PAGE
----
I was talking with a colleague recently about the “mom” (or, of course, “dad”) factor in leadership.
Teams look to their leaders for guidance and direction, and that’s obviously necessary. But like any good thing, there’s a flip side when it becomes TOO MUCH of a good thing.
And that’s what happens when, for any number of reasons, the individuals on your team become overly reliant on you, their leader, for every answer to every question. We dubbed this the “mom” factor, as in, “Mom, can I have this? Mom, can I do that? Mom, what should I do about …?”
Why is this a problem? Here are just a few reasons.
- It takes up wayyyy too much of your time. I don’t need to elaborate on this, I’m sure.
- It takes up wayyyy too much of their time – how much more productive could they be if they made decisions and took action on their own, instead of waiting to ask you?
- They’re not learning and developing their skills, knowledge, or capacity.
Why does this happen?
- The organizational culture doesn’t allow people to make mistakes.
- Your team culture doesn’t allow people to make mistakes.
- You have a hard time delegating – really delegating, as in, letting people do things their own way rather than yours. (For more on this, read the post “The Dangers of Delegation: A true story with dog.”)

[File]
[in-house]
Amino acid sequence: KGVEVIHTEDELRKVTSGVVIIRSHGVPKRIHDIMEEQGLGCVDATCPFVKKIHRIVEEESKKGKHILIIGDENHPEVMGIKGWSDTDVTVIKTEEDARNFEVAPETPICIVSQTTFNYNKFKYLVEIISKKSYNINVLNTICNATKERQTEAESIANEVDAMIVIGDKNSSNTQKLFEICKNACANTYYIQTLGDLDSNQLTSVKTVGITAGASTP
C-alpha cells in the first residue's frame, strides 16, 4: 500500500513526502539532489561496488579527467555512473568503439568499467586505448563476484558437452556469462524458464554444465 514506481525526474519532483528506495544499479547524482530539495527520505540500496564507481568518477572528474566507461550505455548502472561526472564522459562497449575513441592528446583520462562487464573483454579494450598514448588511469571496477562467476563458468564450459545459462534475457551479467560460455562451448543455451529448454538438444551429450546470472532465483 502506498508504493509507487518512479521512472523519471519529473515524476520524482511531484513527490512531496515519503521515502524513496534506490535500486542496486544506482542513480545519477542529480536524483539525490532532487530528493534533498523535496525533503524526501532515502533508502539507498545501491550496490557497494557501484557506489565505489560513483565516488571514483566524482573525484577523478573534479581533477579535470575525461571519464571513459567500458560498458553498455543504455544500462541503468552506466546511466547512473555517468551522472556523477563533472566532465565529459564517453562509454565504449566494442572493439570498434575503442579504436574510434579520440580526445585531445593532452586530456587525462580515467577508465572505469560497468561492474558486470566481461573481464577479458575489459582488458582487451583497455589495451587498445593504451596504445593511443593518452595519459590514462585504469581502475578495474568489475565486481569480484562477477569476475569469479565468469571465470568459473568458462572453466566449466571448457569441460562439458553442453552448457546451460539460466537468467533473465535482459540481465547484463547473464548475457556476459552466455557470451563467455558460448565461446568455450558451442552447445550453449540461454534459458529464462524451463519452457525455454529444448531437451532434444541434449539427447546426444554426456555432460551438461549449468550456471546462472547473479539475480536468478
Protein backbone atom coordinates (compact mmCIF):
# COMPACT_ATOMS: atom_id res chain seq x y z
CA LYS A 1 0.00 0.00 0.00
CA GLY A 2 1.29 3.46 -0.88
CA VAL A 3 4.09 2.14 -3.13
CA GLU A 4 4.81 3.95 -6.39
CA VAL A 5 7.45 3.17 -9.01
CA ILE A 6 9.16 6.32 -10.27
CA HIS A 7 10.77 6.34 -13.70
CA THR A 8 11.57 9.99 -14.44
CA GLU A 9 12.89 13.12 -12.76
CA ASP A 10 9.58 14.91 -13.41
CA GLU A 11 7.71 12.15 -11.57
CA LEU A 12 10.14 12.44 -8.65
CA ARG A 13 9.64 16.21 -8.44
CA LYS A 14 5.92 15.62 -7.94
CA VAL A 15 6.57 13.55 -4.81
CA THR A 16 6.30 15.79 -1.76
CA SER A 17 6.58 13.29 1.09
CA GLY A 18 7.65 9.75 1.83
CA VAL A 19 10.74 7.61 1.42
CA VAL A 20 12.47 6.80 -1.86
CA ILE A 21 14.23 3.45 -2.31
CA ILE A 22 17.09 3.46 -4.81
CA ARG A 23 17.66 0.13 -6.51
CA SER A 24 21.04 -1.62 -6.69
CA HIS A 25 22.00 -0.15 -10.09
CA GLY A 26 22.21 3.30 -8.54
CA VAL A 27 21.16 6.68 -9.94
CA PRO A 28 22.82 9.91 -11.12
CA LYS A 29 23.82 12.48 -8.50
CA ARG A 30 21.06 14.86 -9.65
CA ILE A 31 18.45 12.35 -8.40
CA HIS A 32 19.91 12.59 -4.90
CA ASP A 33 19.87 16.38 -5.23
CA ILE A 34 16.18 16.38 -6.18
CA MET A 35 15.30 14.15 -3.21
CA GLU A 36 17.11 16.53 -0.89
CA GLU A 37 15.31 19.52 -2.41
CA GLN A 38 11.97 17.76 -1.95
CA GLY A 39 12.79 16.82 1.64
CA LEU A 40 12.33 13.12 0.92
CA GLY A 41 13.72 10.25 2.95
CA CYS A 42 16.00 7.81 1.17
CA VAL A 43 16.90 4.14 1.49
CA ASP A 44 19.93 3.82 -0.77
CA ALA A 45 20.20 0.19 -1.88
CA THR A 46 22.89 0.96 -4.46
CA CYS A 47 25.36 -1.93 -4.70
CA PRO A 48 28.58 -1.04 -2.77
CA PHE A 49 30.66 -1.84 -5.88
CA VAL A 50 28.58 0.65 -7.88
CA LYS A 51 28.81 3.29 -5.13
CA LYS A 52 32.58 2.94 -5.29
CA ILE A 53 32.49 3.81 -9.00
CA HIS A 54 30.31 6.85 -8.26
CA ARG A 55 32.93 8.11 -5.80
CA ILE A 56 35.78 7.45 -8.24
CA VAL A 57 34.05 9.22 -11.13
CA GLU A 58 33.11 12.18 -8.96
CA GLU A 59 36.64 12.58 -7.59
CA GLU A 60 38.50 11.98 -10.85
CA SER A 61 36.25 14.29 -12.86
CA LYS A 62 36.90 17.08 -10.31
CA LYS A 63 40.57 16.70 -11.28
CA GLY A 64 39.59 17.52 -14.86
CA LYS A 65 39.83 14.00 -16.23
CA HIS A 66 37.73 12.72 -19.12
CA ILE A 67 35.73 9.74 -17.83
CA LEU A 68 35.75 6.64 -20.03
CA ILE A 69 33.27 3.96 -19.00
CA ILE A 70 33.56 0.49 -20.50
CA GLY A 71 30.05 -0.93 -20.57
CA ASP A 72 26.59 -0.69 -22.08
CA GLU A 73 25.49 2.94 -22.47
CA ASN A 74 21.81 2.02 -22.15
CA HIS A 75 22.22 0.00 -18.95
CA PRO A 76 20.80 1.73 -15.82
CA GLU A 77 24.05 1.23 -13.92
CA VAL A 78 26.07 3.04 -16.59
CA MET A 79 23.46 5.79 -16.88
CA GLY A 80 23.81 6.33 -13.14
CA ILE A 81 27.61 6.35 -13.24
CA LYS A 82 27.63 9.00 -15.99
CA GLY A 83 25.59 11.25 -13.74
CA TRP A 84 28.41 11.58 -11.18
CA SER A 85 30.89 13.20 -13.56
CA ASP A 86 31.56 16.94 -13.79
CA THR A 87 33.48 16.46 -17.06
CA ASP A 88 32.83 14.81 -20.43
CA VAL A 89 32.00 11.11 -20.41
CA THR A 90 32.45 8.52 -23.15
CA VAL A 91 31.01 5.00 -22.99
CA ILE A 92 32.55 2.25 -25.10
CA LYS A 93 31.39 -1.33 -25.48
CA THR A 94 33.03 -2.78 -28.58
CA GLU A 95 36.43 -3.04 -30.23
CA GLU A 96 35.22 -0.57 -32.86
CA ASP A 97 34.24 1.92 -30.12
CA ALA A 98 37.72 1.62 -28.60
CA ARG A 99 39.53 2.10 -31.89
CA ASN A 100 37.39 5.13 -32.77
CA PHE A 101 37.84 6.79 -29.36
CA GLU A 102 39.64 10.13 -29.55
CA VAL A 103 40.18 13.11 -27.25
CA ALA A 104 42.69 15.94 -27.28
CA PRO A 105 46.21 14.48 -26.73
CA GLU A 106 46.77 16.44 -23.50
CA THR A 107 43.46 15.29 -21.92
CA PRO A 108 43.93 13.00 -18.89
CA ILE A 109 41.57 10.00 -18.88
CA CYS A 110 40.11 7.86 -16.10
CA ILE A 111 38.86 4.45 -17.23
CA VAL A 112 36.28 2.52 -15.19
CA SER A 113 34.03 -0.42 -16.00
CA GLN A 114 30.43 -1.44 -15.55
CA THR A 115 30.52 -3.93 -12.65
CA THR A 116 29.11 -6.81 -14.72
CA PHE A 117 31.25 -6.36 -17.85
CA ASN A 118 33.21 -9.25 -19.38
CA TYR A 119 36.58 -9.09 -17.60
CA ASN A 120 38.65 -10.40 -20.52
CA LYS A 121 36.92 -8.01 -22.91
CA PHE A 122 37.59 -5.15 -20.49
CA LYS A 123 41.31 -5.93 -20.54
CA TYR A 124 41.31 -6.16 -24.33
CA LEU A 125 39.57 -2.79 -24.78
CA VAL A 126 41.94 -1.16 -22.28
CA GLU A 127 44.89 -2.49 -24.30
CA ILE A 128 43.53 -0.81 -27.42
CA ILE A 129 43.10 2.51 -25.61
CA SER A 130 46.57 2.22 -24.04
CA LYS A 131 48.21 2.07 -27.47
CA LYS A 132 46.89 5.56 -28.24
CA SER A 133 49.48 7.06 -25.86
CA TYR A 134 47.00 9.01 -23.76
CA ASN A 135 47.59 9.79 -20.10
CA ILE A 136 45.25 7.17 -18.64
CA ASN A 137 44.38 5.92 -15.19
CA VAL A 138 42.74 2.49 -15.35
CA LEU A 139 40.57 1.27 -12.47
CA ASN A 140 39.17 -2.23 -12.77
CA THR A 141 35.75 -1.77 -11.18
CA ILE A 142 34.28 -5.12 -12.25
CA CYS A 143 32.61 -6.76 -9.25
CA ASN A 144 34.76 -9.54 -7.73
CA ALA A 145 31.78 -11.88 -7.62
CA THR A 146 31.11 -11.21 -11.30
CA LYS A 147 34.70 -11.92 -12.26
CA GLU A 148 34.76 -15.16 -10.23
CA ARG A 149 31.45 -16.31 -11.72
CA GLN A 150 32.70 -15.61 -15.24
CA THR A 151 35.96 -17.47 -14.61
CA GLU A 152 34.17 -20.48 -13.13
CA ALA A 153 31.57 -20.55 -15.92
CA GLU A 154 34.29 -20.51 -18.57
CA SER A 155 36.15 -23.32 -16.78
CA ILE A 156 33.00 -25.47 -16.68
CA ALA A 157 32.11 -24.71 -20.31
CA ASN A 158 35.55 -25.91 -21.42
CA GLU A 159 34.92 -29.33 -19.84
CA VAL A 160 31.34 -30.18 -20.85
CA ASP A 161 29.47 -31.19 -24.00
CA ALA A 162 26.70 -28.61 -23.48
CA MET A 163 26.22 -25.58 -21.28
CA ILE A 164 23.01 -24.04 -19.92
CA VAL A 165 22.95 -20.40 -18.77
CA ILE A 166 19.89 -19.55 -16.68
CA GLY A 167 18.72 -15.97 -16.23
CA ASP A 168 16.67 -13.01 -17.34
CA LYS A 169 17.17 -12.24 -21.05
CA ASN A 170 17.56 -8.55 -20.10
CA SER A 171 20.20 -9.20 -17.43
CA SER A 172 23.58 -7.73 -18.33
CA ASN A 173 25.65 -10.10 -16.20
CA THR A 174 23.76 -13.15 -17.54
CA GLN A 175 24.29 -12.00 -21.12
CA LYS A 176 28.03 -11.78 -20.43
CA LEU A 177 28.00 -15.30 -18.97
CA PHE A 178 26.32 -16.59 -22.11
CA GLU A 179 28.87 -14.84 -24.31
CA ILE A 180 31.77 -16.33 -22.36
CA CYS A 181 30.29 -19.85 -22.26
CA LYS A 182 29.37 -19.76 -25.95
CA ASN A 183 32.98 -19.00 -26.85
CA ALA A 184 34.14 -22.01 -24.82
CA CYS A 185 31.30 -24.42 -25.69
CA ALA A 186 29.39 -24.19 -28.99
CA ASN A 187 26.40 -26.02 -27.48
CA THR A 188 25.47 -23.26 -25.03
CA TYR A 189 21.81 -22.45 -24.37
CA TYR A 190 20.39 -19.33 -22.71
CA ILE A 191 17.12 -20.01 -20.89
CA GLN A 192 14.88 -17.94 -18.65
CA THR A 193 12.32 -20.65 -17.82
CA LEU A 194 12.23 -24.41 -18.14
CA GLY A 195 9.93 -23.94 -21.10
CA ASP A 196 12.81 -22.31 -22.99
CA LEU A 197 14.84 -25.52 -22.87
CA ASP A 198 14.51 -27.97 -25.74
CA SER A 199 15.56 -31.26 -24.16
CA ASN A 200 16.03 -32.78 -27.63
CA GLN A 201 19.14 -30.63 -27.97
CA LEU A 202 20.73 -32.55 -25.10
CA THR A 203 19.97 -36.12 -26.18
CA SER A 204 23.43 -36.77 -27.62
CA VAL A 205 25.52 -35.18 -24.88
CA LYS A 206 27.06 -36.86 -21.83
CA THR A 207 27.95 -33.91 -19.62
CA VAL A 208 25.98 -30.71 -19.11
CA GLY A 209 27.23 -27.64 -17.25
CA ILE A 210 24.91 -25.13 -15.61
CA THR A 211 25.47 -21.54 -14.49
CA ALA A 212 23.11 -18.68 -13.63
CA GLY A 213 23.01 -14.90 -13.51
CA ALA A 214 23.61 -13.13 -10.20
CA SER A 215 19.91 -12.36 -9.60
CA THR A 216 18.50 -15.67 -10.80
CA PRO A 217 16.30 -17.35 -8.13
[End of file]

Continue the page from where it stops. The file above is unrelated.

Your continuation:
- Your team members started out as beginners, and you’re still managing them that way.
Clearly, there are some decisions you need to make and some actions you need to direct.
But ask yourself: are you too involved? Do you get frustrated because too many of your team are tugging on your sleeve, “mom”-ing or “dad”-ing away your time?
If so, maybe it’s time to re-set expectations.
Be clear. Hold a meeting, either as a team or with each individual, and explain that the next step in their professional development is for them to start making more decisions and answering more of their own questions. (This makes it “all about them” and their career, instead of being about you and your feelings of frustration!)
Decide before the meeting what level of decision you’re authorizing them to make, and be explicit in explaining that. Let them know it’s okay to make a mistake, as long as – and this is a key point – they can “show their work” – meaning they can explain their thought process and reasons for deciding the way they did. Be clear that, of course, you always want to be notified when a mistake happens, because you never want to be blindsided.
If you’re thinking this will take some work and planning on your part, you’re right.
But isn’t that better than being “dad”-ed or “mom”-ed to distraction?
Wouldn’t it be nice to have time to focus on the decisions and actions that really are important for you to make?